Call for Paper: National Conference on Knowledge-based Economy (KE) and Social Sciences in Pakistan: Problems and Prospects

  • -
  • 9:00 am
  • SSAQ Museum of Archaeology and Ethnology, UoP

Since its inception in 2002, the Higher Education Commission (HEC) of Pakistan has instituted a number of reforms and new initiatives to ‘revolutionise’ higher education in the country. As part of this drive, it recently held a national consultative workshop the report of which was intriguingly subtitled as “Carpe Diem –Seize the Day for a Better Future” (HEC, 2017). The report, among other plans, mentions that HEC

will focus more attention on relatively less emphasised programmes in Humanities, Social Sciences, Creative and Performing Arts and Design. The rich cultural traditions in these areas need to be nurtured further to create an enlightened soft image of our society, add value to our economy through creative and performing arts and design, tourism and highlight our ethical and aesthetic values. Strong undergraduate and graduate programmes in global history, geography, regional and area studies, economics, anthropology/sociology, philosophy, languages, religious studies, need to be offered in our universities both as part of required general education and major areas of emphasis (HEC, 2017: 14).

Alongside this the report equally and thoroughly emphasise on transforming universities as powerhouses of knowledge for economic development of the country, viz., knowledge-based economy (KE). While for an uninitiated (social sciences and beyond) audience the notion of KE might be a welcoming initiative but for well-informed readers and researchers – particularly in social sciences – it might rise too many hairs of which we would like to highlight few to incite social science/humanities scholars/research and those with interest in social science role in KE.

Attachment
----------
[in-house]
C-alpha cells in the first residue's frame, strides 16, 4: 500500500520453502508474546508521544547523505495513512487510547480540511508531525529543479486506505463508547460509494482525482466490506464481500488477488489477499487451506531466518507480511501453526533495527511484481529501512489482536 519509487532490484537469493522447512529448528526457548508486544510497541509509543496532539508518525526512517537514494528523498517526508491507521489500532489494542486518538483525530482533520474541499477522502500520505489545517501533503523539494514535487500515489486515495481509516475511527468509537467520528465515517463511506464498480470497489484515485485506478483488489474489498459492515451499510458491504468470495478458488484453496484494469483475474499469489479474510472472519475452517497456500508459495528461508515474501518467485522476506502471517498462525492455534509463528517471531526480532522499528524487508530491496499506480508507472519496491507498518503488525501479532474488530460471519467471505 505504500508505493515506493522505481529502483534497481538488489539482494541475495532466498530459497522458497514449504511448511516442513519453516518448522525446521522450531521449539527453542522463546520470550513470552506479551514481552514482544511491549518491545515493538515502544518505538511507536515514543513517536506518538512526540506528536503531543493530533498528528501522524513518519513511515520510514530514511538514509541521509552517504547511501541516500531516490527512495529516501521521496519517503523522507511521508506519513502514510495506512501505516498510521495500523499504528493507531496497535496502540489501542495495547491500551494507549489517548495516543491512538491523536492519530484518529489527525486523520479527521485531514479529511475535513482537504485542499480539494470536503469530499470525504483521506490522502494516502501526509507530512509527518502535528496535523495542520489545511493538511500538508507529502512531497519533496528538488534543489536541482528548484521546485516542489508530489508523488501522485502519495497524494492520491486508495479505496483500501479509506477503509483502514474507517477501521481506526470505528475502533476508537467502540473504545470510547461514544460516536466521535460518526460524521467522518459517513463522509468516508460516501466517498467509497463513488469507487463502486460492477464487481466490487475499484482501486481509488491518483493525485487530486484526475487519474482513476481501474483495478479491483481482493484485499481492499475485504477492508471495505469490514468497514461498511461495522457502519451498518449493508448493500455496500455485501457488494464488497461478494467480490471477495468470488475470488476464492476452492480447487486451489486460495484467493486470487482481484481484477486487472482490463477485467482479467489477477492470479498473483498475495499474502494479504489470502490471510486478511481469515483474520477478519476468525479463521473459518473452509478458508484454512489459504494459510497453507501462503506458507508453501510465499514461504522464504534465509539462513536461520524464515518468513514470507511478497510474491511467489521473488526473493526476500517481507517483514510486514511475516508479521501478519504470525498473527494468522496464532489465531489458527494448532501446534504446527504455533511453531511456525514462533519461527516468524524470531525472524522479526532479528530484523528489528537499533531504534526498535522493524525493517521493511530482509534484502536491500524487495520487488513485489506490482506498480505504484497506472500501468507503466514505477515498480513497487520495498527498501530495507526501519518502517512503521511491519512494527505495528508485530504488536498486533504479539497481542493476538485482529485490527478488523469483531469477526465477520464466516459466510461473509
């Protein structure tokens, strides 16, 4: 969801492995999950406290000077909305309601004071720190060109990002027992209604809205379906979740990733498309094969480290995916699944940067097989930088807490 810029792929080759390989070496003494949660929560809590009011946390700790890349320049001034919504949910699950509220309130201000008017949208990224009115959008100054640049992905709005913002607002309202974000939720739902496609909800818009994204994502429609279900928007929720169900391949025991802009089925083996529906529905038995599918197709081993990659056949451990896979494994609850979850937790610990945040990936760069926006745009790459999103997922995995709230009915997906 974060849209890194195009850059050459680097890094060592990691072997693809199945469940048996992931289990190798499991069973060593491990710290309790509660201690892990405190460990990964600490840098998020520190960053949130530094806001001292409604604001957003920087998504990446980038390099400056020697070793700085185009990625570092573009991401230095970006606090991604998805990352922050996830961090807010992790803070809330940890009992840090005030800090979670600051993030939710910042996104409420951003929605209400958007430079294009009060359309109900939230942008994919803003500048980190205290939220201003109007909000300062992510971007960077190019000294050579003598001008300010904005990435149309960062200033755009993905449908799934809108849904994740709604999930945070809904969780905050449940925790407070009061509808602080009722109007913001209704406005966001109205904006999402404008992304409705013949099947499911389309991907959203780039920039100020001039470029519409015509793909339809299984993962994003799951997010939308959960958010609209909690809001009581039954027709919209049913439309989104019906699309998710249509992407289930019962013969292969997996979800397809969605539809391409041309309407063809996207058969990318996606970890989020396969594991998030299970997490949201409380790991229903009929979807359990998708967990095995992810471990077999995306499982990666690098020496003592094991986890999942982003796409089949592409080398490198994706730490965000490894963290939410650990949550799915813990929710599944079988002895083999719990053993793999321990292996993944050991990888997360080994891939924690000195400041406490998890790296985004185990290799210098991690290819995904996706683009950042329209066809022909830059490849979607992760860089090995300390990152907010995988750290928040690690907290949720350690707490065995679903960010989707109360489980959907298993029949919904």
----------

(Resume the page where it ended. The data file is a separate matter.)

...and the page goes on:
The architects of OECD’s (1996) policy paper on knowledge-based economy write about 4 kinds of knowledge, viz., (1) know-what (2), know-why, (3) know-how, and (4) know-who. Yet, while a policy document like that of HEC’s (above) might have extended a soft and ‘patronising’ hand to social sciences, most of our national policy-makers and other power-wielders look at KE exclusively from the lens of physical/natural science. Although, there is no second argument in the observations that (physical & natural) science, technology, engineering and mathematics (STEM) are cogs and oil of the industrial and post-industrial age, nonetheless, these disciplines do not help us in understanding know-how or know-who. It is the human sciences along with some management disciplines that can harness the potential of STEM for KE. Moreover, for a physical/natural scientist the notion of ‘knowledge’ might be straightforward but for social scientists the very notion of what constitutes as knowledge and whether knowledge should be for sale or not might be highly contested. Nonetheless, even if academics agree on the meaning of this construct and let it go on sale for the higher goal of economic revival of Pakistan, many might consider it a tall order for social scientists. Likewise, HEC’s emphasis on investing in social sciences and humanities to “nurture soft image of our [Pakistani] society” seem to suggest a morning-show-like anchoring role for social sciences. Emphasis on research productivity in this sense, while going astray from the role Social Sciences and Humanities could play in KE, also seems to make it the midwife of political and military establishment.